Why number 3 Why does she want to do this?Answer. To know what is happening in the lives of her colleagues, friends and relatives.
Why number 4 Why does she want to know this? Answer. To understand whether you need it.
Why number 5 Why does it bother her? Answer. She is afraid of loneliness.
Now we have something! Fear is a powerful internal trigger. We are able to design our product to help Julie ease this fear. Of course, we could have come to a different conclusion by starting to question about another person, changing his portrait, or otherwise formulating questions. Only a clear understanding of the user's needs will help to formulate the requirements for the product. Now, knowing the pain of the consumer, we proceed to the next stage of testing our product in order to understand if it makes it easier.
Practice. What to do?
Answer your questions:
- Who uses your product?
- What does the consumer do before the habit you are trying to form should work?
- Offer three internal triggers that can push the consumer to action using the “Five Why” method
- What internal triggers does your consumer encounter most often?
- Complete this short description by inserting the most frequent internal trigger and the habit you want to form into it: “Every time a user (internal trigger), he (the first action caused by the habit being formed)”.
- Go back to the question of what the consumer is doing before the habit you are trying to form should work. What place and time can you choose to send him an external trigger?
- How can the external trigger with the internal be combined as closely as possible in time? Think of at least three familiar ways to send a trigger to your user using available technologies (e-mail, notifications, SMS, etc.). Then fantasize and offer at least three incredible ideas regarding the transfer of a trigger (wearable computers, biometric sensors, pigeon mail). Perhaps these fantasies will push you to new approaches that are not so insane.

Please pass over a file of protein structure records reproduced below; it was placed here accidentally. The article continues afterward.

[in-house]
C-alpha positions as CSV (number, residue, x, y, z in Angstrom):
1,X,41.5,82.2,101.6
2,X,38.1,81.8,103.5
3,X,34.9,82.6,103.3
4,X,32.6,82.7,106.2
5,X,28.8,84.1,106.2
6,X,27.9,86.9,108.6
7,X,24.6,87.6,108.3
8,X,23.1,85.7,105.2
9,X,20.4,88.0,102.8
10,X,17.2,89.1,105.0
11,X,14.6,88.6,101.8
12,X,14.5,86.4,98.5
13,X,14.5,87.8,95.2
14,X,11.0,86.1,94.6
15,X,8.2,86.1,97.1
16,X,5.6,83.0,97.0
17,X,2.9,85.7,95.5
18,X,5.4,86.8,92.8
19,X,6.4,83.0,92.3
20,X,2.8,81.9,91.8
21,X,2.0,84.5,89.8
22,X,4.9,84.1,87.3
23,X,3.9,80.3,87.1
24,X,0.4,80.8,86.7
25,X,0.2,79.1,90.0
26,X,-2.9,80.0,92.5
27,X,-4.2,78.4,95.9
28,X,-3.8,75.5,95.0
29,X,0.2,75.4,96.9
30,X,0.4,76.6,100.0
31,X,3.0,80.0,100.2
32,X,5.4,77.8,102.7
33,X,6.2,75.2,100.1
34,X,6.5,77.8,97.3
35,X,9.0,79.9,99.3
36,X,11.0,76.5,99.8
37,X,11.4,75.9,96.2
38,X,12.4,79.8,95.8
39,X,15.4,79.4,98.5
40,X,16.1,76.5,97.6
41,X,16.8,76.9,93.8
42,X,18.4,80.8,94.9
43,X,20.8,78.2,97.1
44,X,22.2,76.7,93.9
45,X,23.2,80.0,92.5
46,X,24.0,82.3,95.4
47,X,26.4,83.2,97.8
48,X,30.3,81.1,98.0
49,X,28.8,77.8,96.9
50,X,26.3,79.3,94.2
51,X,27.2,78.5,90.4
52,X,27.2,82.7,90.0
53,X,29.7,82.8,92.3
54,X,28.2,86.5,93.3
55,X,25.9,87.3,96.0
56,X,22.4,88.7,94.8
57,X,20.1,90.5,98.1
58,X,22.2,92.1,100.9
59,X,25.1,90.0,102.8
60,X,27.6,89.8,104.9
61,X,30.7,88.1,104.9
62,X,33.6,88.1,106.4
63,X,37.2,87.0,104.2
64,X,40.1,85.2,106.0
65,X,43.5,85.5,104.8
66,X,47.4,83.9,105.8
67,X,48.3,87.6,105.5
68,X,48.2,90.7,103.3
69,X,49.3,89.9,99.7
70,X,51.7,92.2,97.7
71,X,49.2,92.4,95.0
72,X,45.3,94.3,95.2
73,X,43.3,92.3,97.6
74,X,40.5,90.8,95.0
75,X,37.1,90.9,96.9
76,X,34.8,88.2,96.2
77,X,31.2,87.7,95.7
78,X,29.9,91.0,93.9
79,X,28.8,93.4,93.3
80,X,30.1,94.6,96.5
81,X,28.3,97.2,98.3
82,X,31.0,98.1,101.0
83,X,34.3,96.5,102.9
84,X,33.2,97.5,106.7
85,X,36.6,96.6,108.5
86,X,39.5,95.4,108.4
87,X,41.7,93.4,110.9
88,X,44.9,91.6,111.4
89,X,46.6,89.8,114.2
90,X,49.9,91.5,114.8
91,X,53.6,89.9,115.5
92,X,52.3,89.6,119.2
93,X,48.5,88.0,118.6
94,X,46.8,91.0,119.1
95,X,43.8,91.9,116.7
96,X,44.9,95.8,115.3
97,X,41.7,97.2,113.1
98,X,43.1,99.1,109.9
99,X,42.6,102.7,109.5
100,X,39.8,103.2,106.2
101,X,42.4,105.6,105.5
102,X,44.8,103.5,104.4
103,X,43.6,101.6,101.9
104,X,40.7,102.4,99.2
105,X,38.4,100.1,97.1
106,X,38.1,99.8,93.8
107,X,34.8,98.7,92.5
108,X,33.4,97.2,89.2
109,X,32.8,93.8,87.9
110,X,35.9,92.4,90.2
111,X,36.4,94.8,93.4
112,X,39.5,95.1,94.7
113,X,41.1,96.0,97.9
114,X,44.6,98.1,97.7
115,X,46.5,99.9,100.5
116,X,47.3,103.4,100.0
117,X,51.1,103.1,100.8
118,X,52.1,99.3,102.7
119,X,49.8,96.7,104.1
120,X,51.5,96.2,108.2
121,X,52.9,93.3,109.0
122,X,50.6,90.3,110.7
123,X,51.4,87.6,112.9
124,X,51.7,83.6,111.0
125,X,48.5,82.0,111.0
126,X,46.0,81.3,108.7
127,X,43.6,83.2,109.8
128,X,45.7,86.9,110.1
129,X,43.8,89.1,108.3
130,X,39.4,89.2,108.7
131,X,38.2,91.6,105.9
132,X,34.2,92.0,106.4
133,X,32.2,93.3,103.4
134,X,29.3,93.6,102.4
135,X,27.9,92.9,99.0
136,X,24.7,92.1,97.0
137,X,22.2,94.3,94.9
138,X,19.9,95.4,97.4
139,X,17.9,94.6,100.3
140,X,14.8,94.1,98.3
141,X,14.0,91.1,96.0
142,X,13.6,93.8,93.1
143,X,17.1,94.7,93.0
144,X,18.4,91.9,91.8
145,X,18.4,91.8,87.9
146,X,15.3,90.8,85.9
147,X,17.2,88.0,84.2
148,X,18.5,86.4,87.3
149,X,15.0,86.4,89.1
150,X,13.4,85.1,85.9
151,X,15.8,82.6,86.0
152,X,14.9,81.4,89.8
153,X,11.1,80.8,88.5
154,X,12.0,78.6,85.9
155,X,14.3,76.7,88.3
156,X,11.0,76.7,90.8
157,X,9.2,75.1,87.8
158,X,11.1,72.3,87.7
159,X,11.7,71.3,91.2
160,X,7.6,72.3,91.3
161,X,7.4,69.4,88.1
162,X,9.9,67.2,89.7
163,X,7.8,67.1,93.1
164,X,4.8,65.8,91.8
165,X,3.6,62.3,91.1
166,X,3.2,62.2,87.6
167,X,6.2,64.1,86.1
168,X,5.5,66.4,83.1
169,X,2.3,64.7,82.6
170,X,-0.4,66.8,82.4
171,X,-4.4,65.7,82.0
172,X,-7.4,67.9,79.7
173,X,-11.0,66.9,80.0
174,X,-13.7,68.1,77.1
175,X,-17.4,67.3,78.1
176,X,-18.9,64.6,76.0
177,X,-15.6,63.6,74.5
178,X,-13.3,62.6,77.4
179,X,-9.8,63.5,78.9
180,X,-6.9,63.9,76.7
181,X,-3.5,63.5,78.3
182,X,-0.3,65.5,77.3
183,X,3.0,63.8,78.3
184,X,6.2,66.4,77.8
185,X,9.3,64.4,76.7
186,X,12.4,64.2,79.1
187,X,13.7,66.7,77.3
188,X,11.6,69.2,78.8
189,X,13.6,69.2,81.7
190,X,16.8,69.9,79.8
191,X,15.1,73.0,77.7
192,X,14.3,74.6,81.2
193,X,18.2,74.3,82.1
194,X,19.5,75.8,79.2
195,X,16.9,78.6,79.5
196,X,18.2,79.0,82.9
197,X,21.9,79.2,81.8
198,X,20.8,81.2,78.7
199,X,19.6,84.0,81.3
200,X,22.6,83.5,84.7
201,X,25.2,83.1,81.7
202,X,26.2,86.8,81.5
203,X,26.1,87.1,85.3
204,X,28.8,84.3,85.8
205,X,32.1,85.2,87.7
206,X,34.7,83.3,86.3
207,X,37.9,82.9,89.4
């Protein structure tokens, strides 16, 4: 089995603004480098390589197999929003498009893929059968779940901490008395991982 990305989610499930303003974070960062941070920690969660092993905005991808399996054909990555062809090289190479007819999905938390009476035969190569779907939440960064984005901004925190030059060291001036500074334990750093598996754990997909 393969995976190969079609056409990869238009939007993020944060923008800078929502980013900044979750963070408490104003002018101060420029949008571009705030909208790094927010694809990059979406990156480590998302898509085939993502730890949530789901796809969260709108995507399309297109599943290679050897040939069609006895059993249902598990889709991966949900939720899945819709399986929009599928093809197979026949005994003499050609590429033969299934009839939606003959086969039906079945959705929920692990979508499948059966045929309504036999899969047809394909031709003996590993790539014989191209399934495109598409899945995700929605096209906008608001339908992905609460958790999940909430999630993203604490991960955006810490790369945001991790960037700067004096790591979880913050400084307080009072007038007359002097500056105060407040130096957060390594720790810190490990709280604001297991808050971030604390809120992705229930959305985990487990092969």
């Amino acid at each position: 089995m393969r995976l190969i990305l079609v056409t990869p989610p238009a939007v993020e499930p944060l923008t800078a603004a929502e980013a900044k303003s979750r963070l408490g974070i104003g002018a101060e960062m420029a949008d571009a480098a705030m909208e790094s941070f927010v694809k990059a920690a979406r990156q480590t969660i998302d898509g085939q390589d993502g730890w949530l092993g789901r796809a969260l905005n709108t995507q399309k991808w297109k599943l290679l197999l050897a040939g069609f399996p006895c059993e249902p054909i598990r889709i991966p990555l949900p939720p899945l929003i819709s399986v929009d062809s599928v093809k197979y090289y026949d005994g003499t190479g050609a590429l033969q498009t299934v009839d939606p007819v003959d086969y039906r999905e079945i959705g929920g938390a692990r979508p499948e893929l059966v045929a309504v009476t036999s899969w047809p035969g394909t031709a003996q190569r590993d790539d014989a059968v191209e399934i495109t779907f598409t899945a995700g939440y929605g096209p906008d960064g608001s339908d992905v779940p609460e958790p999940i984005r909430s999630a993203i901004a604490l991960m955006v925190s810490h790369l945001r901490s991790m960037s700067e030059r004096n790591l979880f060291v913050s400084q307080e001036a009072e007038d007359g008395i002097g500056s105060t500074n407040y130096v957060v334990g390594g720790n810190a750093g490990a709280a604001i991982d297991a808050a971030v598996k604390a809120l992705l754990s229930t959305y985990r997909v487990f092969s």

The next stage of the hook model is the action phase.
The trigger - internal or external - of course, tells the user what he should do next. However, if the consumer does not do this, the trigger will be useless. In order for a person to follow a signal, the rule “easier to do than to think.” Remember, it is characteristic of habit not to think at all. The more effort - physical or mental - is required to perform the action you need, the less likely it will be executed.
If action is so important to build habits, how can a developer force a user to act?
There are many theories that describe what drives human behavior. But we will consider the model of Professor BJ Fogg, director of the laboratory of motivational technologies at Stanford University, because it relatively simply describes the motives of our actions.
Fogg says: to initiate any actions requires the presence of three ingredients:
- The user must have sufficient motivation;
- He should be able to complete the required action;
- Need a trigger that activates it.
A trigger is a signal to perform an action, and motivation determines the strength of the desire to commit it.
And although the nature of motivation is an endless subject for the debate of psychologists, Fogg argues that our desire to perform an action is given by three key motivators.
He believes that all people want to have fun and avoid pain, have hope and avoid fear, receive social recognition and avoid social rejection. These two sides of each motivator can be considered levers that increase (or decrease) the likelihood that a person will perform a particular action due to strengthening or weakening his motivation.
In his book “Something Really New: Three Simple Steps to Creating Truly Innovative Products”, Denis Houptley divides the innovation process into fundamental steps. First, he offers to understand the reason why people use the product. Then - describe the steps needed by the consumer to get the result. And when the task sequence from intention to implementation becomes clear, it is advised to start removing links in the chain until it becomes as simple as possible. People will quickly adopt a technology or product, where fewer steps are needed to achieve a result. According to Hopetle, the easier - the better.
Fogg describes six “elements of simplicity,” factors that influence the complexity of a task. Here they are.
- Time: how much is required to perform an action.
- Money: the financial cost of the action.